Anyway if I were you and it bothered me that much I might just ask the BO straight out "how come his feet are long like that and is it something special?" with as much wide eyed innocence as I could muster. I don't know how to segue gracefully into volunteering the services of my farrier without offending. Got to think about how to do that.

              OK, there's "my farrier will be here such and such day, he is really good and <inexpensive> <just starting out> <needs clients> <loves to work on these old guys to make them comfortable> <really gifted with these older horses and their physical problems> <enjoys helping these old guys out so much he does it for nothing> . . anyway you get the drift. I'd actually sit down and have a talk with your trainer first,since on re reading your posts it sounds as though she could act on behalf of the BO and accept your offer easily, and, the fallout if you do offend could affect her and her business. (If that makes sense, it's late and I'm tired).
              Courageous Weenie Eventer Wannabe
              Incredible Invisible

              Comment


              • #8
                That poor horse. I shudder to think about the negative impact this will have on him. Because it sure as he!! won't be positive.

                Thank you for caring about him.
                www.specialhorses.org
                a 501(c)3 organization helping 501(c)3 equine rescues

                Comment

                • Original Poster

                  #9
                  Originally posted by ReSomething View Post
                  Isn't this the guy who had the elf slippers at one time? I seem to remember you mentioning that.

                  OK, so looking at the feet it looks as thought he is the stages of being straightened up from that. In my experience shoes just don't stay on for an eternity while the feet keep growing, and the fronts look rasped down. At the ASB barn that foot profile is not automatically evidence of neglect, they do it intentionally for whatever reason. I think they are actuallly going for that flick.

                  Anyway if I were you and it bothered me that much I might just ask the BO straight out "how come his feet are long like that and is it something special?" with as much wide eyed innocence as I could muster. I don't know how to segue gracefully into volunteering the services of my farrier without offending. Got to think about how to do that.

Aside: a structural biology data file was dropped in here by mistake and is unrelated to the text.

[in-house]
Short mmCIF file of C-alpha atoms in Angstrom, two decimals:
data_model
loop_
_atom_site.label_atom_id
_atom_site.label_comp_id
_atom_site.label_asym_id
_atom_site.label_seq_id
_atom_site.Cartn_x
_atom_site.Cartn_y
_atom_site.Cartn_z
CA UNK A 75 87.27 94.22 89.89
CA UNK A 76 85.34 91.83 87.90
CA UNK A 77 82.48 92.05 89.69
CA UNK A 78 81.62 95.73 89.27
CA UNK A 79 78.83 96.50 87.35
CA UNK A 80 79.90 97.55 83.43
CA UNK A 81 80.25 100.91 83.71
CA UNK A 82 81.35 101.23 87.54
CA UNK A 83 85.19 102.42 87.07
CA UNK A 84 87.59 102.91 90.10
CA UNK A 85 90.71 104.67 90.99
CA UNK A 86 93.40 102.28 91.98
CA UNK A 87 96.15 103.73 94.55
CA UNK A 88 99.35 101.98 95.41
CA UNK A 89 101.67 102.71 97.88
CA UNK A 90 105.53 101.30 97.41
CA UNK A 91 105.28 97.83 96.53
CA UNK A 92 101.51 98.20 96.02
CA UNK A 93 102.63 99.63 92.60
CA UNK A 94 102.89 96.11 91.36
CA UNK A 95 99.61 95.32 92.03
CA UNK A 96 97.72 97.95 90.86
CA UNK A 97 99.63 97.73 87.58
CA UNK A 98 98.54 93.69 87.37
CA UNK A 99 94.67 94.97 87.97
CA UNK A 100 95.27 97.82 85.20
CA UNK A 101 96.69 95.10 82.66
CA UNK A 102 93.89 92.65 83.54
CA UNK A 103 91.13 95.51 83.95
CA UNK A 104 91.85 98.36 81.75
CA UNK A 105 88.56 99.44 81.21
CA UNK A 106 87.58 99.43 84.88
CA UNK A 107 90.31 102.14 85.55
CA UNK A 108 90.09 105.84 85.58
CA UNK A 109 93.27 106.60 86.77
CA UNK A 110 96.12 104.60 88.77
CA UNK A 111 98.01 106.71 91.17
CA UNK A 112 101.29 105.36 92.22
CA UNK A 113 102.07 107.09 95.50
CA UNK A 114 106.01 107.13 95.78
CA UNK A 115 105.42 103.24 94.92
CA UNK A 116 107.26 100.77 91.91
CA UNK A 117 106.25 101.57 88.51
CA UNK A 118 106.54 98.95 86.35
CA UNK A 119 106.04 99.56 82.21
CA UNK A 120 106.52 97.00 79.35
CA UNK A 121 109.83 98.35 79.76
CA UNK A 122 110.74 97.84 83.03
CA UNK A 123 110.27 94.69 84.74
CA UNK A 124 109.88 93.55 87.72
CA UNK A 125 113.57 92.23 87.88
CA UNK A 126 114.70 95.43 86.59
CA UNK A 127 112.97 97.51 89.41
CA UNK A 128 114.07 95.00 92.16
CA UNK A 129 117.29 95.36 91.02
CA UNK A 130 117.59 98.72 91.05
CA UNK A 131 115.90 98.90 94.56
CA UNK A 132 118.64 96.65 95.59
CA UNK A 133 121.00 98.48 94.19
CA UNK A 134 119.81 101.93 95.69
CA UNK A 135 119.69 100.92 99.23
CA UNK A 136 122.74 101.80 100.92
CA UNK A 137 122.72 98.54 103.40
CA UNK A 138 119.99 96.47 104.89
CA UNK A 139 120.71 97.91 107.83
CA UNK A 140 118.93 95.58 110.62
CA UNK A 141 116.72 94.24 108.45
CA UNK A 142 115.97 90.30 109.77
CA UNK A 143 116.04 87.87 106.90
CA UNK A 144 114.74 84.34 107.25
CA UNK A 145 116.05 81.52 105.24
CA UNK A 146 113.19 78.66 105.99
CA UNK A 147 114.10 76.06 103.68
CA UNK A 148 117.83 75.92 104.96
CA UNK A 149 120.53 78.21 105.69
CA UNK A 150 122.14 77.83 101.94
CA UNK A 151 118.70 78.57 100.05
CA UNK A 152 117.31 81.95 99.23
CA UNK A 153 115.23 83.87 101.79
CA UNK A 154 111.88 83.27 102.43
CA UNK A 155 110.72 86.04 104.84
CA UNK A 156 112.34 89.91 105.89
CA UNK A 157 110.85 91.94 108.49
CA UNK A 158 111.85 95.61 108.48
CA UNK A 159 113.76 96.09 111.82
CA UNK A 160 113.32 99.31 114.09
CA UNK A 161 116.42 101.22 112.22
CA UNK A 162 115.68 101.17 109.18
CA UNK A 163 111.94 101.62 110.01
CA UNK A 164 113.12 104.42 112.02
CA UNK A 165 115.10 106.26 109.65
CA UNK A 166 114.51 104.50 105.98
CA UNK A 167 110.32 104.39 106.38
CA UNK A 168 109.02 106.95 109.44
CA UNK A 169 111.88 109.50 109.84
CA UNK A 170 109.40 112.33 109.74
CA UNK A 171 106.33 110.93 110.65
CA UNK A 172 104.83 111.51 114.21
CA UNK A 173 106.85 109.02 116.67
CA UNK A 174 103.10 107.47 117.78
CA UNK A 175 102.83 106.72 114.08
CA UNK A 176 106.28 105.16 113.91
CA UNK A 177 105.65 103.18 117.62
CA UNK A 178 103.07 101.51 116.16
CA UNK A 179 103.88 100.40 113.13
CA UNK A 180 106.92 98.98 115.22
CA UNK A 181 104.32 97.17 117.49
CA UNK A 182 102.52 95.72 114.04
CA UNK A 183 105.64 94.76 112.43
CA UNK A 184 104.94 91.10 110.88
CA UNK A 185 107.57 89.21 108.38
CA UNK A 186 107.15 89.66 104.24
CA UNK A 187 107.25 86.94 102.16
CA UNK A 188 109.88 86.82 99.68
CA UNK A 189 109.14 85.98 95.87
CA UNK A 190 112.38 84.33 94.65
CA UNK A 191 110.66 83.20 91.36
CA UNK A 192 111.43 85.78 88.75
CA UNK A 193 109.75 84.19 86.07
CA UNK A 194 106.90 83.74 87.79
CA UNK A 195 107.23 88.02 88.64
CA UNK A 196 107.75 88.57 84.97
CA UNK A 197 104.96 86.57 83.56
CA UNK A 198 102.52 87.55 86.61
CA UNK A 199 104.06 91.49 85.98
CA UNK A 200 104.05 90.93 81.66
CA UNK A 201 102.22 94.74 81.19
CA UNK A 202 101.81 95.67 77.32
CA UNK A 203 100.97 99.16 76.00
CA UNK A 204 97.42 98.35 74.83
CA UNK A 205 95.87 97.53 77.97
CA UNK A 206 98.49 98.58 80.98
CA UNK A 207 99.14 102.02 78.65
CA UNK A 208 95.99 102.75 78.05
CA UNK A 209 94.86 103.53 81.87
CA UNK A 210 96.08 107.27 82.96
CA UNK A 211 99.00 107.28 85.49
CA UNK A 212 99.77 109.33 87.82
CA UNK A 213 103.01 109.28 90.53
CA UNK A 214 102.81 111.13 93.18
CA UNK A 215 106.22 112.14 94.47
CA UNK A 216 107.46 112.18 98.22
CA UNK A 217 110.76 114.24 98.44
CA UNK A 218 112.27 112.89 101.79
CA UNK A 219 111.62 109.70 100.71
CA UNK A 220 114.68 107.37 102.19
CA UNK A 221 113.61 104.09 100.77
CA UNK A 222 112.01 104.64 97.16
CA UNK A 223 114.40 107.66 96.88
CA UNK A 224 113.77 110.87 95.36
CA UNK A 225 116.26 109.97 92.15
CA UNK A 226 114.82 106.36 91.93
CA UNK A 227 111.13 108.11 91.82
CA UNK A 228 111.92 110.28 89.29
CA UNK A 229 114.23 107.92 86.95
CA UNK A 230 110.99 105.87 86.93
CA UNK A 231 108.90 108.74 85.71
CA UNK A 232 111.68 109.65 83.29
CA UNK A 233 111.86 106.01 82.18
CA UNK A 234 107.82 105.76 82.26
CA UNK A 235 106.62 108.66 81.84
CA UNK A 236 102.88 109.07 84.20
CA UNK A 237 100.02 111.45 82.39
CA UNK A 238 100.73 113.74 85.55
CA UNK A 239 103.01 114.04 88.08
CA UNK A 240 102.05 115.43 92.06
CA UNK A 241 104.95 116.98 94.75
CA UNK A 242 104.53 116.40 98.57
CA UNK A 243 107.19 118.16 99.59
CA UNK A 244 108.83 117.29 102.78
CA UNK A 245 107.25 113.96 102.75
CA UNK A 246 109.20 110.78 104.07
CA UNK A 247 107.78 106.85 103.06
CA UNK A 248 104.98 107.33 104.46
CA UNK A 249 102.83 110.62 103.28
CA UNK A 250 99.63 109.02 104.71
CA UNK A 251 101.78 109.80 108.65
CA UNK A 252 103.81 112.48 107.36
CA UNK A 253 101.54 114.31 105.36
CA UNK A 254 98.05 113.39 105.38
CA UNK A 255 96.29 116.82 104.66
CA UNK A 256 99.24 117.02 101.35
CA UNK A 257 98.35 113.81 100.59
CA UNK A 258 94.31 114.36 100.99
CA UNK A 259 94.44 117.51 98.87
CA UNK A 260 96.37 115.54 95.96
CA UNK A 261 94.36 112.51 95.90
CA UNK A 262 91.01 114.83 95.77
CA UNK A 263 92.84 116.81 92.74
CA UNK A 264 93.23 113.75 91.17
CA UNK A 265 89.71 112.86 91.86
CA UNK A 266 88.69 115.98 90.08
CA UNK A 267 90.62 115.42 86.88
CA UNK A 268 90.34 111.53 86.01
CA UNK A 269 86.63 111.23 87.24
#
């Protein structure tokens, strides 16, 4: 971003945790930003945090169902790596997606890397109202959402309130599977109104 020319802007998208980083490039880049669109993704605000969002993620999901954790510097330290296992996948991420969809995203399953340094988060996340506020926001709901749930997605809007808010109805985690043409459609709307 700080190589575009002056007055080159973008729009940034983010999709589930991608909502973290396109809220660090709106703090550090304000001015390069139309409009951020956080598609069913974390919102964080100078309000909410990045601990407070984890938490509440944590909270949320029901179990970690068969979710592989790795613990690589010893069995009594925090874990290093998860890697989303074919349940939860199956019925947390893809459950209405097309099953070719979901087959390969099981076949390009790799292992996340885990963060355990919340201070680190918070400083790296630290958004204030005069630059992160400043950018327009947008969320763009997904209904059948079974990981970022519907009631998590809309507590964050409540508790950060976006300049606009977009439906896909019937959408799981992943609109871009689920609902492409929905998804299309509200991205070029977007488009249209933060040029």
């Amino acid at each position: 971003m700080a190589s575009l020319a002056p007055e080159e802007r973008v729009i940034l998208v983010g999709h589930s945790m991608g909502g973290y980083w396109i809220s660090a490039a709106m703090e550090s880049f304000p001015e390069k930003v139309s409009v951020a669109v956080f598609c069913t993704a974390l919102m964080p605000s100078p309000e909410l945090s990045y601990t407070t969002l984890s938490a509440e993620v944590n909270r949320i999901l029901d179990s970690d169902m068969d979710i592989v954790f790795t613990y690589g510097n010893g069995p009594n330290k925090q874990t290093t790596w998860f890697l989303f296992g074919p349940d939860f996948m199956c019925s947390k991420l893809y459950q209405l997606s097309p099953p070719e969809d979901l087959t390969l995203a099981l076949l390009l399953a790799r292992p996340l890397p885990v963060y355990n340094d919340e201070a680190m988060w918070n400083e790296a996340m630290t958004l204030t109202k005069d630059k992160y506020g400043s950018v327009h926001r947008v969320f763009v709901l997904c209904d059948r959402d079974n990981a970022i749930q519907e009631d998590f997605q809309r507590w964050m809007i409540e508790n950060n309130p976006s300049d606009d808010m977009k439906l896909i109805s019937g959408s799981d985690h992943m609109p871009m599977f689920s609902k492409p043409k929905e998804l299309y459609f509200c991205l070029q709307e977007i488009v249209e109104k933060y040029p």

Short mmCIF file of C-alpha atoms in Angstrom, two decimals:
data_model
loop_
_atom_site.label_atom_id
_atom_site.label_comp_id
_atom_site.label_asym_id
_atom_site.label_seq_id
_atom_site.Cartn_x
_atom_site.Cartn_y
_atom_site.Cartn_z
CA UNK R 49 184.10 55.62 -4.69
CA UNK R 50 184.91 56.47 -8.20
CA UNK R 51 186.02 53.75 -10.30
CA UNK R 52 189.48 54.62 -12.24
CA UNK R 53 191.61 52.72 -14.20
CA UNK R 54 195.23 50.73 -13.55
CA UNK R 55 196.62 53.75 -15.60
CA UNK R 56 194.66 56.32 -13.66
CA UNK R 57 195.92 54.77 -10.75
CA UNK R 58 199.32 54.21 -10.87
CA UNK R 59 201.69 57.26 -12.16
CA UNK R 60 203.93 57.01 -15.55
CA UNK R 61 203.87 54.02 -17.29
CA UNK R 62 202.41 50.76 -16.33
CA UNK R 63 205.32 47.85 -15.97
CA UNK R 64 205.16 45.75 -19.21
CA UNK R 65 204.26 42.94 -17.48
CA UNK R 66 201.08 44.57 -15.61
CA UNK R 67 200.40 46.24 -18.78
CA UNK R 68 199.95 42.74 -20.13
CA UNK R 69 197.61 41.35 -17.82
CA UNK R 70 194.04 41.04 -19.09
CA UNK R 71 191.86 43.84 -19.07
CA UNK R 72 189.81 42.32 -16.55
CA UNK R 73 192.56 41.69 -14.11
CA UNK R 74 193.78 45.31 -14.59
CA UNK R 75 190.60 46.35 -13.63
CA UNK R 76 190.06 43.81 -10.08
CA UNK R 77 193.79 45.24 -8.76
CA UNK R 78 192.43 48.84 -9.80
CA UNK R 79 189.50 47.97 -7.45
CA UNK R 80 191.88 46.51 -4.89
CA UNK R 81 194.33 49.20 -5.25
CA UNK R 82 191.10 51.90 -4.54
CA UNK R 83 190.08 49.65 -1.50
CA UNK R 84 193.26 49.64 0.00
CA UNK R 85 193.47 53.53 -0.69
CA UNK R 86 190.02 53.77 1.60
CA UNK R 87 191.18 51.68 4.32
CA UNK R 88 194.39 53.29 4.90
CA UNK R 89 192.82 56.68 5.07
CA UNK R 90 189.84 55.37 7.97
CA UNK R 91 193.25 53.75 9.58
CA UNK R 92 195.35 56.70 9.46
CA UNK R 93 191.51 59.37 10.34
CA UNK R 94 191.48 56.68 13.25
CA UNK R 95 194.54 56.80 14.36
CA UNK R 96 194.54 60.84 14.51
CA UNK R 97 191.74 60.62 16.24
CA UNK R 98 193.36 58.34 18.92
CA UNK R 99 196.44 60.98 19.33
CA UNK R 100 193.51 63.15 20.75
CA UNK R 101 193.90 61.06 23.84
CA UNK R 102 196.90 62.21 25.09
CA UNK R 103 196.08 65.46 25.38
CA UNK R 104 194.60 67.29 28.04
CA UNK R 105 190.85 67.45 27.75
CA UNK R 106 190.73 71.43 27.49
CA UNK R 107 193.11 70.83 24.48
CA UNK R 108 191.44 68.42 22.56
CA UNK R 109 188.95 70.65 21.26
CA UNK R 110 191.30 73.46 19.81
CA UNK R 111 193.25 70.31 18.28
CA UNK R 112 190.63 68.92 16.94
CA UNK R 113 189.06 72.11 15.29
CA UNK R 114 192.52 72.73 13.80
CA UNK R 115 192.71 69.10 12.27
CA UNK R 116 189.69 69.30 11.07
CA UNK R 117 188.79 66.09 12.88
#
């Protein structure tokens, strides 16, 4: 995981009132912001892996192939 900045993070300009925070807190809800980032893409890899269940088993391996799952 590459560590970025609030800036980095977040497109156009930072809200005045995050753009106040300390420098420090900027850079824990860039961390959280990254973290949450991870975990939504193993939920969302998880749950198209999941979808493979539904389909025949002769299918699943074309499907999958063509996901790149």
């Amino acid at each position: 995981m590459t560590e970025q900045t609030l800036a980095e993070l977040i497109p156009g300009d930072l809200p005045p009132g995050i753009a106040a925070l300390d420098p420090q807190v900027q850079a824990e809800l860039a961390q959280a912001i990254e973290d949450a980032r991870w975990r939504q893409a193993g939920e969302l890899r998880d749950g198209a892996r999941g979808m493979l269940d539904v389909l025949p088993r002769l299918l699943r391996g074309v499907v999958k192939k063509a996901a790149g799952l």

OK, there's "my farrier will be here such and such day, he is really good and <inexpensive> <just starting out> <needs clients> <loves to work on these old guys to make them comfortable> <really gifted with these older horses and their physical problems> <enjoys helping these old guys out so much he does it for nothing> . . anyway you get the drift. I'd actually sit down and have a talk with your trainer first,since on re reading your posts it sounds as though she could act on behalf of the BO and accept your offer easily, and, the fallout if you do offend could affect her and her business. (If that makes sense, it's late and I'm tired).
                  Nope he's never had the elf feet.. I think you are thinking of BuddyRoo.. I think she had a horse like that....I've never posted about this guy before and he is only growing stilts..

                  I don't see the BO much but I may just stop at the house (at the end of the drive) and ask. They are nice people and really should know better.. I am hoping they just don't realize it has been so long. But I will make it a point to talk to them next Tues when I am out there.
                  ___._/> I don't suffer from insanity.. I enjoy every
                  ____/ minute of it! Member stick horse art lovers
                  ';;;;;;; clique
                  //__\\<-- Don't feed the llama!

                  Comment


                  • #10
                    holy granola! Must say though, wish my horse's hooves were that hard. If I neglected his like that, they would flatten out like cow patties...

                    Comment


                    • #11
                      The owner must be paying bills on time, right? This is between BO/BM and owner. The BO should have his feet done and bill the owner. Not sure you, as an individual, can just pony up the cash and have them done, even though someone may need to foot the bill if owner disputes it. Farrier might not even work on the horse if a 3rd party just comes up and says, "Hey, work on this horse" even if you offer to pay for it. No good deed goes unpunished.

                      It's possible there are people responsible for writing a check every month for this horse (lawyer, executor, whatever) and someone has dropped the ball on submitting the right bills and scheduling the right care. Billpayer can't very well pay the bill if horsey falls off the shoeing schedule and the bill is never submitted. It happens. Talk to the BO/BM.

                      ETA: Missed the part where you said it was the BO's horse! That sure throws a kink in things, doesn't it? Speak to the trainer, or BM, or whoever is in charge of scheduling care.

                      Comment


                      • #12
                        "OK, so looking at the feet it looks as thought he is the stages of being straightened up from that. In my experience shoes just don't stay on for an eternity while the feet keep growing, and the fronts look rasped down. At the ASB barn that foot profile is not automatically evidence of neglect, they do it intentionally for whatever reason. I think they are actuallly going for that flick"

                        Yes, shoes can just stay on for an eternity while the feet just keep on growing. Too bad I'm so far away, I would love to have a go at those feet. The hoof trimmings would keep a dog happy for years.

                        Comment

                        Working...
                        X